Dosewallips River Road Washout FEIS released
The Olympic National Forest has released a final EIS on re-routing the Dosewallips River Road.
After a long wait, Olympic National Forest has released a Final Environmental Impact Statement (FEIS) on the Dosewallips River Road. Its preferred alternative is to build a new road above the wash-out, but doing so is contingent upon acquiring $4.5 million for the construction.
Background on the Dosewallips River Road
The Dosewallips Road is one of only two access roads into Olympic National Park from the east (the other is the Staircase Entrance to the south). The Dosewallips River trail penetrates deep within Olympic National Park, providing a variety of day hikes as well as the ability to traverse the park by backpack.
In 2002, a storm-swollen Dosewallips River took out 200 feet of the road (later expanded to 310 feet) about five miles from road’s end. The Draft Environmental Impact Statement (DEIS) considered four alternatives:
- Alternative A: No action
- Alternative B: A .84 mile single lane upland re-route affecting 7.1 acres. Cost- $3 million.
- Alternative C: The same as B, except with retaining walls that would minimize tree-clearing and displace only 6.5 acres. Cost- $4.5 million
- Alternative F: A 700-foot bridge spanning the wash-out. Cost- $10 million.
Washington Trails Association has closely followed the Dosewallips Road issue for the past eight years. When the DEIS was released in 2008, WTA looked closely at the long-term viability of the alternatives on the table.
A bridge over the washed-out section, at a cost of nearly $10 million, was a long shot. The Forest Service, both publicly and privately, opined that they would likely never see funding at that level for the project.
The two re-route alternatives traversed slopes that were characterized as "steep, unstable and wet" by the Department of Transportation Western Federal Lands Division, which cowrote the DEIS. WTA would love to regain access to this river corridor, but with price tags between $3 - $4.5 million, we had grave misgivings about the expenditure of public resources on a road that would likely be subject to slides and sloughing due to slope instability. We had subsequent conversations with DOT specialists who worked on the project analysis, and those conversations confirmed our concerns. You can see our comments on the DEIS here.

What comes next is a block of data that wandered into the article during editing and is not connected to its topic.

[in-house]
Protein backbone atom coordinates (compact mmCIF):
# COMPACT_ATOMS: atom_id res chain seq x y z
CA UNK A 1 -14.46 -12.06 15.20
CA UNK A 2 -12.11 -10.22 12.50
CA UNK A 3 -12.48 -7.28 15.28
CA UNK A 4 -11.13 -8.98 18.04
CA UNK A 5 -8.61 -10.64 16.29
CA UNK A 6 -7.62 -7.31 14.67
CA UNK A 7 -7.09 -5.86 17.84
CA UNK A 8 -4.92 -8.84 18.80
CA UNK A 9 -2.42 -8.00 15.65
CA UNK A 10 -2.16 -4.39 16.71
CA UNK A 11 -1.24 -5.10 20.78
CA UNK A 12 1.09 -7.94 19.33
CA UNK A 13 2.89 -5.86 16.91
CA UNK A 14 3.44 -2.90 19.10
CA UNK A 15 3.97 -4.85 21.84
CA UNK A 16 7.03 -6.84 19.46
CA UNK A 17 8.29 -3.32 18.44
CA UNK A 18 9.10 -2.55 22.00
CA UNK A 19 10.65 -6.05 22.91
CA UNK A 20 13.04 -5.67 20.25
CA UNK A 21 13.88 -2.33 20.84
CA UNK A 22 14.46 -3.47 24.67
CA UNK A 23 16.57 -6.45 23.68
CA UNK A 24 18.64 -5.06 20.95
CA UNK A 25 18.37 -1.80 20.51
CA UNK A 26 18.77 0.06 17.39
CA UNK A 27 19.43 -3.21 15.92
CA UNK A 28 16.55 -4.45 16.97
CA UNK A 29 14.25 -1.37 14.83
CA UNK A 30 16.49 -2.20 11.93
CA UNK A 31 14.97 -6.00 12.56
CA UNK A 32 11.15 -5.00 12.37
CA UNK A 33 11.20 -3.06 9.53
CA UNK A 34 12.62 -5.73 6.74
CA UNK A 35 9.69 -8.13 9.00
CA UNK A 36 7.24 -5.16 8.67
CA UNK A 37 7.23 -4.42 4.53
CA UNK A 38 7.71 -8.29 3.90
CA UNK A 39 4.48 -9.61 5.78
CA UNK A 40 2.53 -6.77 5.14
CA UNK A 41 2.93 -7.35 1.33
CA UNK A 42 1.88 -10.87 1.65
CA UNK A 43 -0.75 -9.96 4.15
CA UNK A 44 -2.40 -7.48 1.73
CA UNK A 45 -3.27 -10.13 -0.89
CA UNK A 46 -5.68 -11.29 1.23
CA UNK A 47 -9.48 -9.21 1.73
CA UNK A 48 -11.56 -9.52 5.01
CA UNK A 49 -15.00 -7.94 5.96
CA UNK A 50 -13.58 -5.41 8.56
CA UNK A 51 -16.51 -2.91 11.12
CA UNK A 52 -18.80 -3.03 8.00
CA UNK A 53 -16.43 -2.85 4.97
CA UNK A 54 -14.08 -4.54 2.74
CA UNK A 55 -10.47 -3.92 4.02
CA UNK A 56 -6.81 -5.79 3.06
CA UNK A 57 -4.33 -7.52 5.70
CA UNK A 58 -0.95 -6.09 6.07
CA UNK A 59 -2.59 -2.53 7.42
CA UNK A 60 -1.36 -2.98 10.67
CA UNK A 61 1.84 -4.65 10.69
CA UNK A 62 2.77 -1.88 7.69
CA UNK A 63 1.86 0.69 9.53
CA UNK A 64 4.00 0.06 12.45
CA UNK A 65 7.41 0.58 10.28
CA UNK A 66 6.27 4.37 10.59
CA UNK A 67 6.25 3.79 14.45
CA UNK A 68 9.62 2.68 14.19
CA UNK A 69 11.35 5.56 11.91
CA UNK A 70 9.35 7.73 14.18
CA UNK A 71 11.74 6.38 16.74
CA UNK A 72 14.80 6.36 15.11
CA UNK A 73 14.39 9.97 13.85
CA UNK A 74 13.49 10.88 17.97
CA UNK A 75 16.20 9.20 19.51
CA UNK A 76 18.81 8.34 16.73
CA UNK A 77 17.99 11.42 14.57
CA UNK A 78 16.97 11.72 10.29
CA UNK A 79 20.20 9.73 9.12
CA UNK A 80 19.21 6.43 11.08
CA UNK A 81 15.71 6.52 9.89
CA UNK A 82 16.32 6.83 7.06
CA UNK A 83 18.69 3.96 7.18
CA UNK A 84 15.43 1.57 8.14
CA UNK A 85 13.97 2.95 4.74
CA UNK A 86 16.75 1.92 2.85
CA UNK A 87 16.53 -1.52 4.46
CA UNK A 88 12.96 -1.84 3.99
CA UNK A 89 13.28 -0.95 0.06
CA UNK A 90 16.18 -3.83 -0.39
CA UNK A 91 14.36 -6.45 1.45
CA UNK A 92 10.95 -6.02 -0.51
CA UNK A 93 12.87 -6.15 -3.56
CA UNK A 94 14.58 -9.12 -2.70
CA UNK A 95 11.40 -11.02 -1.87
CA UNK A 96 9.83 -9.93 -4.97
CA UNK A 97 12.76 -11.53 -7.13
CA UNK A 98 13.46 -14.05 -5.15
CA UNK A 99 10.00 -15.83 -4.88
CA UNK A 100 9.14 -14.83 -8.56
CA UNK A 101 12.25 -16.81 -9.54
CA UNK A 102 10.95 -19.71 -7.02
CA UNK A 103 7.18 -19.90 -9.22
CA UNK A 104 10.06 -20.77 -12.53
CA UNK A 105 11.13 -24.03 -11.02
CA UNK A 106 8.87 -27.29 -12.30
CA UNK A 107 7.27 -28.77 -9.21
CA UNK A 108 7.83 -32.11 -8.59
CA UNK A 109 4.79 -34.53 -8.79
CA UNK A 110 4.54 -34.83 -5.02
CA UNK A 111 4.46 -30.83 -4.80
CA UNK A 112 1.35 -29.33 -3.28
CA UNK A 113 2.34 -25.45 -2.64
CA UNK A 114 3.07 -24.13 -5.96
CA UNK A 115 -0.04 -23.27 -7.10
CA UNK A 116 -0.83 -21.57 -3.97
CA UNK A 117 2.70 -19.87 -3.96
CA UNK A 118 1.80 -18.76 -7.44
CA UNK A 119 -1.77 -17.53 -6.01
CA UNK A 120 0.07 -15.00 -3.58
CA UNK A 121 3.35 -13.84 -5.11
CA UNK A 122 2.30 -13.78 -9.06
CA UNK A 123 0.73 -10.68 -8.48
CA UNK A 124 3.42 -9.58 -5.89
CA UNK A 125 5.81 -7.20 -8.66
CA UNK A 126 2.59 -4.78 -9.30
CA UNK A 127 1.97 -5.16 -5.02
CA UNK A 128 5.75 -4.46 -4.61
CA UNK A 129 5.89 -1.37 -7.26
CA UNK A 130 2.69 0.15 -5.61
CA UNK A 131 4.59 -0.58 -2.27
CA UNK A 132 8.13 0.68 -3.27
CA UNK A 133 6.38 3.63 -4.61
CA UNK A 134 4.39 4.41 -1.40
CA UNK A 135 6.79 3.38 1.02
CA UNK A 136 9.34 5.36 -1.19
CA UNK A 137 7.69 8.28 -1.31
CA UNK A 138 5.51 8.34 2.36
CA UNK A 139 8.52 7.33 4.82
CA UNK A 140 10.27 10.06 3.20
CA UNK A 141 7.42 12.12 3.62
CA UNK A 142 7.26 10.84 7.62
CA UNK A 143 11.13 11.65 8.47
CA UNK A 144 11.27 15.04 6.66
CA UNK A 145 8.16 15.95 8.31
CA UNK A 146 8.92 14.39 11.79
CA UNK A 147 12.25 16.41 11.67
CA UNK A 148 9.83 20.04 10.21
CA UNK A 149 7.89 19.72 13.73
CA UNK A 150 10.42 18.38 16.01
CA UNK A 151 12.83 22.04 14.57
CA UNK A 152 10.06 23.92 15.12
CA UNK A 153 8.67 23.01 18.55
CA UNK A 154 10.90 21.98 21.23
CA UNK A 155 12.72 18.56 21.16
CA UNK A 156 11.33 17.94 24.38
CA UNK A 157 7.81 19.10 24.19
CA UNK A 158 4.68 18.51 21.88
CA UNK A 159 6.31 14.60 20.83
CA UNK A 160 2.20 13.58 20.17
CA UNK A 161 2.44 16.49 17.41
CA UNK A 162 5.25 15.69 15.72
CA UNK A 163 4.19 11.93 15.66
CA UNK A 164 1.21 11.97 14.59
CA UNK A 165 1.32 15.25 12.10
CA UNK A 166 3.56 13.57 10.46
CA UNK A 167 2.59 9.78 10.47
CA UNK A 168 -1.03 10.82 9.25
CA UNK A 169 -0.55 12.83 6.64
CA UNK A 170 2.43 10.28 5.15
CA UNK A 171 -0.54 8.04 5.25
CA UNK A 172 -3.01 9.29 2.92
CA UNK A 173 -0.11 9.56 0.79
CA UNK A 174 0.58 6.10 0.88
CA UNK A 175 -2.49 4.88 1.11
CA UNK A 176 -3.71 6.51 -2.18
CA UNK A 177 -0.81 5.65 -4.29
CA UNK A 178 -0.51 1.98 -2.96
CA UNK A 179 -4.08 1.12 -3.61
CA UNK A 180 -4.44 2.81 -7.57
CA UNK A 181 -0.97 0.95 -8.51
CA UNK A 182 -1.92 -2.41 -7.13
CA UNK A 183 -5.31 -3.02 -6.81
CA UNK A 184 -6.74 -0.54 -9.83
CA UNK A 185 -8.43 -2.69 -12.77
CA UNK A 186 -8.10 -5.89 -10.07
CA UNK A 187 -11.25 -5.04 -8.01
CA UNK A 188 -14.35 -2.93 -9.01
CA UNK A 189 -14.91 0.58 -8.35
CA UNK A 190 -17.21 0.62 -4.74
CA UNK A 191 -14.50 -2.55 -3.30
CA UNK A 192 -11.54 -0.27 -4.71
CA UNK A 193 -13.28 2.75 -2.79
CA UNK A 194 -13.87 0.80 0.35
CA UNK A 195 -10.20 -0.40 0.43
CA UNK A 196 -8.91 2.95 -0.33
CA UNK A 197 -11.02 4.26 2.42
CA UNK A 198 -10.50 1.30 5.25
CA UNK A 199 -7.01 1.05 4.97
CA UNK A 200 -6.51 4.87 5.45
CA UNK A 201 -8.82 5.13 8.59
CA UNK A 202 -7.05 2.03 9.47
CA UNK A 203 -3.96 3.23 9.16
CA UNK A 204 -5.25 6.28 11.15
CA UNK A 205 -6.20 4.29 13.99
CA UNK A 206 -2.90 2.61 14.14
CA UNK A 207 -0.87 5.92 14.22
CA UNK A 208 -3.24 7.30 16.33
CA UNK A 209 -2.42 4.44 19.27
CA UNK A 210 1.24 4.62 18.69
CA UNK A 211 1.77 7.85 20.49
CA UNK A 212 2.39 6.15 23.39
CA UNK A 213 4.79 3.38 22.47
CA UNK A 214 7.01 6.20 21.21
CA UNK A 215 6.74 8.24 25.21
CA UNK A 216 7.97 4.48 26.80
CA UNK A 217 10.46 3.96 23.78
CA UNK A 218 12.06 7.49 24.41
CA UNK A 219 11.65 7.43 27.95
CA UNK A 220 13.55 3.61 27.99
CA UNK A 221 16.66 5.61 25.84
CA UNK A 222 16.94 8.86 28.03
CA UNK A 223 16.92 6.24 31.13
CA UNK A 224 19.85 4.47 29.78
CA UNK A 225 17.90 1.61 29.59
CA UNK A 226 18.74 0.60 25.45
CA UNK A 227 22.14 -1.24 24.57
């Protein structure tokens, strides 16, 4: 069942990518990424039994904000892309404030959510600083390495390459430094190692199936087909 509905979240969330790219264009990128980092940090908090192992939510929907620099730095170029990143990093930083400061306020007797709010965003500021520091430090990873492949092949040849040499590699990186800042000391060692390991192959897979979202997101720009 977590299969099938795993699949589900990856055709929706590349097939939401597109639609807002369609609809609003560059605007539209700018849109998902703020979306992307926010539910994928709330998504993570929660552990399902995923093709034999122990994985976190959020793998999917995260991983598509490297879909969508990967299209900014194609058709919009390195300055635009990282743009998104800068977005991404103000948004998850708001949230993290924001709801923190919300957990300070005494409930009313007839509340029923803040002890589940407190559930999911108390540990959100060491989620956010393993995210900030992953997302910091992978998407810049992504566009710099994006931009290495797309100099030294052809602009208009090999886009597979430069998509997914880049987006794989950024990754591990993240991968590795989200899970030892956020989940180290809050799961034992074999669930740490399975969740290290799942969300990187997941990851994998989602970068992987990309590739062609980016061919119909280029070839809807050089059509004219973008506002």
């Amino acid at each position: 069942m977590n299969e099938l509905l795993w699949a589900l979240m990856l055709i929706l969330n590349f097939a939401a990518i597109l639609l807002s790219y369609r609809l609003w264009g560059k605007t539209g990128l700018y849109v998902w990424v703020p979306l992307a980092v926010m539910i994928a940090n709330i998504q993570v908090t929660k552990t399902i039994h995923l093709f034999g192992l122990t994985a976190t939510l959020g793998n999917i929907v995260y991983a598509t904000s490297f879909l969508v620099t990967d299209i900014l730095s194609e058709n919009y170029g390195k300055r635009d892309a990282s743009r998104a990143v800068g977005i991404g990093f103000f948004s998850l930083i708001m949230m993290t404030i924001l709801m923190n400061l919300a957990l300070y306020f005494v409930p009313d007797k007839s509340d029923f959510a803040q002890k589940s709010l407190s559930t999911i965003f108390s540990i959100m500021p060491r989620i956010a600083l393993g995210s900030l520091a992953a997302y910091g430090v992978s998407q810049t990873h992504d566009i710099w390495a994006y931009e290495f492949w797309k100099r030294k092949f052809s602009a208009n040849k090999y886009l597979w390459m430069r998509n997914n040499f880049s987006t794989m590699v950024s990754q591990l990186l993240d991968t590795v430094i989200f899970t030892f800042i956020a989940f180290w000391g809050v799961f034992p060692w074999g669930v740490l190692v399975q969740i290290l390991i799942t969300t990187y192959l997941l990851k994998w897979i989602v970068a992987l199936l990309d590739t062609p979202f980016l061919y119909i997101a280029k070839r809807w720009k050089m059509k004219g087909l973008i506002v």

Preferred Choice: Alternative C
In the FEIS, the Forest Service has chosen Alternative C as its proposed action, which reroutes the road while affecting slightly fewer acres. The Forest will not issue a Record of Decision until they have funding in place to implement the project. While WTA still has concerns about this road's long-term viability, we share in the excitement about once again hiking deep into Olympic National Park from the east side of the Olympics.
The FEIS is open to a very limited 30-day public comment period - it only pertains to an amendment to the Forest Service's requirement to preserve certain fungi. The recreational and economic aspects of this project are not within the scope of the comment period. Nonetheless, we encourage you to read the FEIS. It's interesting, especially if you have followed this issue in the past. And it's a project that will have a bearing on hikers for years to come.